© Federico Parra, AFP | Demonstrators clash with the riot police during a protest against Venezuelan President Nicolas Maduro in Caracas on April 20.
A protester was fatally shot in Caracas on Thursday as Venezuelan riot police fired tear gas and rubber bullets to break up a second straight day of mass demonstrations against President Nicolas Maduro.
The opposition is looking to keep up the pressure on Maduro to force him to hold new elections and turn around Venezuela’s collapsing economy, vowing to launch more rallies in the coming days.
The mayor of Sucre municipality, a section of Caracas where the Petare neighbourhood is located, announced on Twitter that a protester had been killed in Thursday’s unrest.
"With much pain, I report the death by gunshot of Melvin Guaitan, humble neighbourhood worker of Sucre municipality #Petare," wrote Carlos Ocariz.
"We demand that the culprits be investigated and punished!" Ocariz added.
Guaitan is the ninth person to die this month during demonstrations that have brought tens of thousands of people opposed to Venezuela’s socialist government into the streets.
New clashes erupted Thursday as police in the beleaguered nation tried to stop thousands of marchers as they reached a vital freeway in the capital. Protesters set fire to trash bins and tore down a billboard to use as a barricade as officers fired water cannons and a police helicopter hovered overhead.
One protester draped in a Venezuelan flag defiantly marched up to an armoured truck to halt its advance. The moment quickly went viral on social media as Venezuela’s own Tiananmen Square moment.
The unrest was sparked by a Supreme Court decision last month to strip Venezuela’s opposition-controlled congress of its few remaining powers, a move that was later reversed amid a storm of international criticism and claims that the move was an attempted "coup". The ruling reinvigorated Venezuela’s fractious opposition, which had been struggling despite widespread anger at Maduro over widespread food shortages, triple-digit inflation and rampant crime.
Opponents are pushing for Maduro’s removal in early elections and the release of dozens of political prisoners. The government last year abruptly postponed regional votes that the opposition was heavily favoured to win. It also halted a petition aimed at forcing a referendum seeking Maduro’s removal before elections scheduled for late 2018.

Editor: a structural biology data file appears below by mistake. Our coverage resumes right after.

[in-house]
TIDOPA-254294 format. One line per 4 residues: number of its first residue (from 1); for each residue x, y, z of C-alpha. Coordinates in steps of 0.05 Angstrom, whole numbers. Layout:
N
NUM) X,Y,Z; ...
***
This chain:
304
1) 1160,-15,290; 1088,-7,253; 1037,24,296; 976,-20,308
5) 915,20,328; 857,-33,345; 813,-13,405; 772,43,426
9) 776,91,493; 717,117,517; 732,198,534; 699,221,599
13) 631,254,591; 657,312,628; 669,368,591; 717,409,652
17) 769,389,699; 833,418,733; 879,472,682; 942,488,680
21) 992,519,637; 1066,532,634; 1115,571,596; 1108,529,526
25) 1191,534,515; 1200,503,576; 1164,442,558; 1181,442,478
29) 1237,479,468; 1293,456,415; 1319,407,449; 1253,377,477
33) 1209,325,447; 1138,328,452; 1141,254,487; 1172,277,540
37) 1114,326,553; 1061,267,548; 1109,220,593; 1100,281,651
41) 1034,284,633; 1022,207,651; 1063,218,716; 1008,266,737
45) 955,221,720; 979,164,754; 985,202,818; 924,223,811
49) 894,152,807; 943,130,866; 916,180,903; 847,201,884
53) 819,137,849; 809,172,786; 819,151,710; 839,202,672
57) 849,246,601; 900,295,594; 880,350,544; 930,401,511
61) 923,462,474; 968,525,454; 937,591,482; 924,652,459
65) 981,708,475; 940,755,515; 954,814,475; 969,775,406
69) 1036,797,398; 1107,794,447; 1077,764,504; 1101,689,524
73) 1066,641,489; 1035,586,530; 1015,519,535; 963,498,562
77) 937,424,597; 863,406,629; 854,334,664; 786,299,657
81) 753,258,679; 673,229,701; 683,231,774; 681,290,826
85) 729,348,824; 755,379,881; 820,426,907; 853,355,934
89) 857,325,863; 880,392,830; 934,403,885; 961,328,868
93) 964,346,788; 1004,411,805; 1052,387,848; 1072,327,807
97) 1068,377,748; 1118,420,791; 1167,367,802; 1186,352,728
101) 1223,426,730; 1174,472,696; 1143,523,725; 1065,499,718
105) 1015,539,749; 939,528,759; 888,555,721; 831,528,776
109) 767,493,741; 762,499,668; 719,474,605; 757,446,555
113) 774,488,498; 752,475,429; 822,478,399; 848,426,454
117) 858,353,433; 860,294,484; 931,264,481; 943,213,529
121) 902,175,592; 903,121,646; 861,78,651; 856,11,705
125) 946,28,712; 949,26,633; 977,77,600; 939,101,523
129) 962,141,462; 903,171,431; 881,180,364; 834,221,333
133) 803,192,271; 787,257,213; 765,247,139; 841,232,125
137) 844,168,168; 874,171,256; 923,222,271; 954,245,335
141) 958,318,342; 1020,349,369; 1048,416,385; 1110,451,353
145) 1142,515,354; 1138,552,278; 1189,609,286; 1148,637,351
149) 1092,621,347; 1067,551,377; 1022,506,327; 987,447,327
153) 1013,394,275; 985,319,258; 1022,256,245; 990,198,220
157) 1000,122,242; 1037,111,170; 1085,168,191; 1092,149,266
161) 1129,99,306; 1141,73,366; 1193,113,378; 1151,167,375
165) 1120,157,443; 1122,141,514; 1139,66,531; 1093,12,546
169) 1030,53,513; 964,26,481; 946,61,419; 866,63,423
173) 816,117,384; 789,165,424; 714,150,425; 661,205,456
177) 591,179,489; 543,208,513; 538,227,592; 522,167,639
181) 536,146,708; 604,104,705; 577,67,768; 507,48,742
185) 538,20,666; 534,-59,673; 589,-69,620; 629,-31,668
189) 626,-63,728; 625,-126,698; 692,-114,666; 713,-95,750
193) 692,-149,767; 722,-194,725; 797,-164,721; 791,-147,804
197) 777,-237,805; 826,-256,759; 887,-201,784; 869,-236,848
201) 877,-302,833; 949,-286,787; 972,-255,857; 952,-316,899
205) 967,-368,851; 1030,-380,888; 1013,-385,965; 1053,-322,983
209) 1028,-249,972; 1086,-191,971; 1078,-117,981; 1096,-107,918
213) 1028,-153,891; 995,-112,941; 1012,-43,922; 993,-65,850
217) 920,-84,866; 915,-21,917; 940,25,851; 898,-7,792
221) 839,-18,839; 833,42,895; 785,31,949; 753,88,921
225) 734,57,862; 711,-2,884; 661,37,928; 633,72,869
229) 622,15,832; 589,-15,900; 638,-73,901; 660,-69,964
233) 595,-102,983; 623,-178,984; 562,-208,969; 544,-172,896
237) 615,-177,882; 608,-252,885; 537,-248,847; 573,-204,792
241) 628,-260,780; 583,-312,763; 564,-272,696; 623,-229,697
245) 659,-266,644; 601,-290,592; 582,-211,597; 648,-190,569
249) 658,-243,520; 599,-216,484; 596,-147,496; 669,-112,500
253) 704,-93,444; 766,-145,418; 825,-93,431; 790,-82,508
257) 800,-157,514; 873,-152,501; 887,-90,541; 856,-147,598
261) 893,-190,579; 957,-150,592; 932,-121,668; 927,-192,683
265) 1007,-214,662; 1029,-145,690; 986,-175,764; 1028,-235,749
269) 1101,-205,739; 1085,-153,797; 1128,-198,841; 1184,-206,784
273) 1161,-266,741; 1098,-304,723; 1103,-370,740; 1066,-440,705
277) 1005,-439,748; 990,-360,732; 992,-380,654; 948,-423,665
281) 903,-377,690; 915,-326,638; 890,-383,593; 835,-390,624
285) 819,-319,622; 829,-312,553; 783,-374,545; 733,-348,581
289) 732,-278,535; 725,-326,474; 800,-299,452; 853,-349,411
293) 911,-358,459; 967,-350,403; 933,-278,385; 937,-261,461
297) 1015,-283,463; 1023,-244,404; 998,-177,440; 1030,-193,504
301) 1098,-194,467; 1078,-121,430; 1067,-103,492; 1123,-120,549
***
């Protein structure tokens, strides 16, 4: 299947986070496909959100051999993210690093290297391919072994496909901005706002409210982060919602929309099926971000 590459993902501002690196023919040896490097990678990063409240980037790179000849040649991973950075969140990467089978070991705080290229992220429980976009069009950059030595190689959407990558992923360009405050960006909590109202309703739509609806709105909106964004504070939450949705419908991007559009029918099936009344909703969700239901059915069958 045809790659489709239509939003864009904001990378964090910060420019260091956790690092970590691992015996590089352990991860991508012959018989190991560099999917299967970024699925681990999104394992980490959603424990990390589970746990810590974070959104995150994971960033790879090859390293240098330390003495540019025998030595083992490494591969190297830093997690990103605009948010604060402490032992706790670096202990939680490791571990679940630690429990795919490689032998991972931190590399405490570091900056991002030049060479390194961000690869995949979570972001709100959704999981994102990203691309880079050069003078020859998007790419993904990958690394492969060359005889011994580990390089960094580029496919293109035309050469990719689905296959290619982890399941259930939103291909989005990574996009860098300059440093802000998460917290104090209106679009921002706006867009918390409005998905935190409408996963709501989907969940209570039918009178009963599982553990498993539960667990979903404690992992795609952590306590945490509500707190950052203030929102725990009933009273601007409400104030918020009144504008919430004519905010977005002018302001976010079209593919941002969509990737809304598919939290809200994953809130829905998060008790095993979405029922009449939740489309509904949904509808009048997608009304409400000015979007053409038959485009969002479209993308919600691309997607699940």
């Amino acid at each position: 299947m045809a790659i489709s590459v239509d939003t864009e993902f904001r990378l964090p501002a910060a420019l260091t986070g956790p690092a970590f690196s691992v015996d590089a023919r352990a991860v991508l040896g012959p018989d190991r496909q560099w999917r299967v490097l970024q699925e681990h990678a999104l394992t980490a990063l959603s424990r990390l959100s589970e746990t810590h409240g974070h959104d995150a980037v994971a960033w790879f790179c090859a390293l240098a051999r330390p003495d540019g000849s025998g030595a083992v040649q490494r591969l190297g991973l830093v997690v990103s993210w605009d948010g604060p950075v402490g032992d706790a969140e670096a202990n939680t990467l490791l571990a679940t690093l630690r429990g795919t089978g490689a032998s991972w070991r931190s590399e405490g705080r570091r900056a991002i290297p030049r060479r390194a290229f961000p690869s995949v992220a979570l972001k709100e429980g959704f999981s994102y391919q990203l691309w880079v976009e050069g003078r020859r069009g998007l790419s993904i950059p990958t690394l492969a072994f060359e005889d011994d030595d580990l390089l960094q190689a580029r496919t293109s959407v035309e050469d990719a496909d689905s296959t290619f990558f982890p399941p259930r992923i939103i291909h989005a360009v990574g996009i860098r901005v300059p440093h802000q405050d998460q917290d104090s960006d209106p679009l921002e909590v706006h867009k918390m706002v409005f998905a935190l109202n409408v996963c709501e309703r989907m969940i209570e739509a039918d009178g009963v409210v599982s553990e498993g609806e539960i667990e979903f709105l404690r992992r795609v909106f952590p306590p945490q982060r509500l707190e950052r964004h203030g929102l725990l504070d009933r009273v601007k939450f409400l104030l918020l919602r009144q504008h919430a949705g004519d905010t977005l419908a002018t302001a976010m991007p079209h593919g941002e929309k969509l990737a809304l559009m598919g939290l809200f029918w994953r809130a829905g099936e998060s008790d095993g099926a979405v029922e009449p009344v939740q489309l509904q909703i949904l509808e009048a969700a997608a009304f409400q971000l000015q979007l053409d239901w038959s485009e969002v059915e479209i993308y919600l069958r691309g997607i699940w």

The opposition has rejected Maduro’s calls for dialogue, saying the only way forward would be new elections. In a posting on Twitter, senior opposition leader Henrique Capriles slammed Maduro as a "dictator".
Me informan que el dictador hoy dijo que me demandarÃ¡ ante "su justicia" AsÃ es muy fÃ¡cil,vayamos primero a La Haya a la Corte Penal Int
— Henrique Capriles R. (@hcapriles) April 21, 2017
"No one believes him, however, about dialogue, which the Venezuelans will do with their VOTE!" he wrote.
Protesters blame Maduro – heir of the leftist "Bolivarian revolution" launched by late Venezuelan president Hugo Chavez in 1999 – for a longstanding economic crisis marked by severe shortages of food, medicine and basic goods.
The opposition also accuses the president of letting troops and gangs of armed thugs violently repress demonstrators, who have nevertheless vowed not to waver in their campaign to oust him.
A number of major Latin American governments – including Mexico, Argentina and Brazil – have called on Venezuela to restore democratic order and halt the violence that has erupted at the protests.
Maduro has blamed the movement against him on the United States.
GM closes operations
General Motors announced early Thursday that it was closing its operations in Venezuela after authorities seized its factory in the industrial city of Valencia.
The plant was confiscated on Wednesday in connection with an almost 20-year-old lawsuit brought by a former GM dealership in western Venezuela.
Washington said Thursday that it was reviewing the details of the GM case. State Department spokesman Mark Toner said the United States hoped to resolve the matter "rapidly and transparently".
Hundreds of workers desperate for information about their jobs gathered at the plant to meet with government and military officials as well as representatives of the dealership that brought the lawsuit. The neglected factory hasn’t produced a car since 2015, but GM still has 79 dealers that employ 3,900 people in Venezuela.
(FRANCE 24 with AFP and AP)
Date created : 2017-04-21